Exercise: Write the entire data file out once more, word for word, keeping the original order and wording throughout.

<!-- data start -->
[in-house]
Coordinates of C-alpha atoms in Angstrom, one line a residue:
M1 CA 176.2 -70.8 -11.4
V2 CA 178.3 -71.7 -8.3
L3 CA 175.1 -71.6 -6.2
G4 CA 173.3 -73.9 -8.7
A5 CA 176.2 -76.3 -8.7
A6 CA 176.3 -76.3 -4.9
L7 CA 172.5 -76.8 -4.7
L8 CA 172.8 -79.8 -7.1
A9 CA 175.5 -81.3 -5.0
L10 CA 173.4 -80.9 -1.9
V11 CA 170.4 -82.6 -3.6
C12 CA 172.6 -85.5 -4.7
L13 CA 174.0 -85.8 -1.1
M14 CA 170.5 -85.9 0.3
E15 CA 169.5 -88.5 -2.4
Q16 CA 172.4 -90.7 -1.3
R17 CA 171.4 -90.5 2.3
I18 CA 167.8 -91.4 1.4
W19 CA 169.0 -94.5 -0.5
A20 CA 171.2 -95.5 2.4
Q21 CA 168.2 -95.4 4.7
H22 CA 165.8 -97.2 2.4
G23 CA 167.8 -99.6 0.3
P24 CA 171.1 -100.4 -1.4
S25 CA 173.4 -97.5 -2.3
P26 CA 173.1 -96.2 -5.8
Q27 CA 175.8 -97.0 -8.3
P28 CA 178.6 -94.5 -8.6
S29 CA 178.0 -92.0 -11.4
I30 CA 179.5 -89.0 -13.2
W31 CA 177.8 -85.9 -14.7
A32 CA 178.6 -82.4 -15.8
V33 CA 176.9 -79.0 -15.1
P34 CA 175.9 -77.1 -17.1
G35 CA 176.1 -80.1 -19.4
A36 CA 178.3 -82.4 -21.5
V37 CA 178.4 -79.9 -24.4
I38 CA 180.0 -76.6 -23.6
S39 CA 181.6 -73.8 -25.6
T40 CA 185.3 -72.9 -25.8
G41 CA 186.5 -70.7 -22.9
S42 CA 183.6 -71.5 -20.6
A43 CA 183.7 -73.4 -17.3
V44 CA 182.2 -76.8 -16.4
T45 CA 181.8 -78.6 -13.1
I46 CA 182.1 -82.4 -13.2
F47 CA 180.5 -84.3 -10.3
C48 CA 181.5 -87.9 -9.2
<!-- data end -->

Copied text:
[in-house]
Coordinates of C-alpha atoms in Angstrom, one line a residue:
M1 CA 176.2 -70.8 -11.4
V2 CA 178.3 -71.7 -8.3
L3 CA 175.1 -71.6 -6.2
G4 CA 173.3 -73.9 -8.7
A5 CA 176.2 -76.3 -8.7
A6 CA 176.3 -76.3 -4.9
L7 CA 172.5 -76.8 -4.7
L8 CA 172.8 -79.8 -7.1
A9 CA 175.5 -81.3 -5.0
L10 CA 173.4 -80.9 -1.9
V11 CA 170.4 -82.6 -3.6
C12 CA 172.6 -85.5 -4.7
L13 CA 174.0 -85.8 -1.1
M14 CA 170.5 -85.9 0.3
E15 CA 169.5 -88.5 -2.4
Q16 CA 172.4 -90.7 -1.3
R17 CA 171.4 -90.5 2.3
I18 CA 167.8 -91.4 1.4
W19 CA 169.0 -94.5 -0.5
A20 CA 171.2 -95.5 2.4
Q21 CA 168.2 -95.4 4.7
H22 CA 165.8 -97.2 2.4
G23 CA 167.8 -99.6 0.3
P24 CA 171.1 -100.4 -1.4
S25 CA 173.4 -97.5 -2.3
P26 CA 173.1 -96.2 -5.8
Q27 CA 175.8 -97.0 -8.3
P28 CA 178.6 -94.5 -8.6
S29 CA 178.0 -92.0 -11.4
I30 CA 179.5 -89.0 -13.2
W31 CA 177.8 -85.9 -14.7
A32 CA 178.6 -82.4 -15.8
V33 CA 176.9 -79.0 -15.1
P34 CA 175.9 -77.1 -17.1
G35 CA 176.1 -80.1 -19.4
A36 CA 178.3 -82.4 -21.5
V37 CA 178.4 -79.9 -24.4
I38 CA 180.0 -76.6 -23.6
S39 CA 181.6 -73.8 -25.6
T40 CA 185.3 -72.9 -25.8
G41 CA 186.5 -70.7 -22.9
S42 CA 183.6 -71.5 -20.6
A43 CA 183.7 -73.4 -17.3
V44 CA 182.2 -76.8 -16.4
T45 CA 181.8 -78.6 -13.1
I46 CA 182.1 -82.4 -13.2
F47 CA 180.5 -84.3 -10.3
C48 CA 181.5 -87.9 -9.2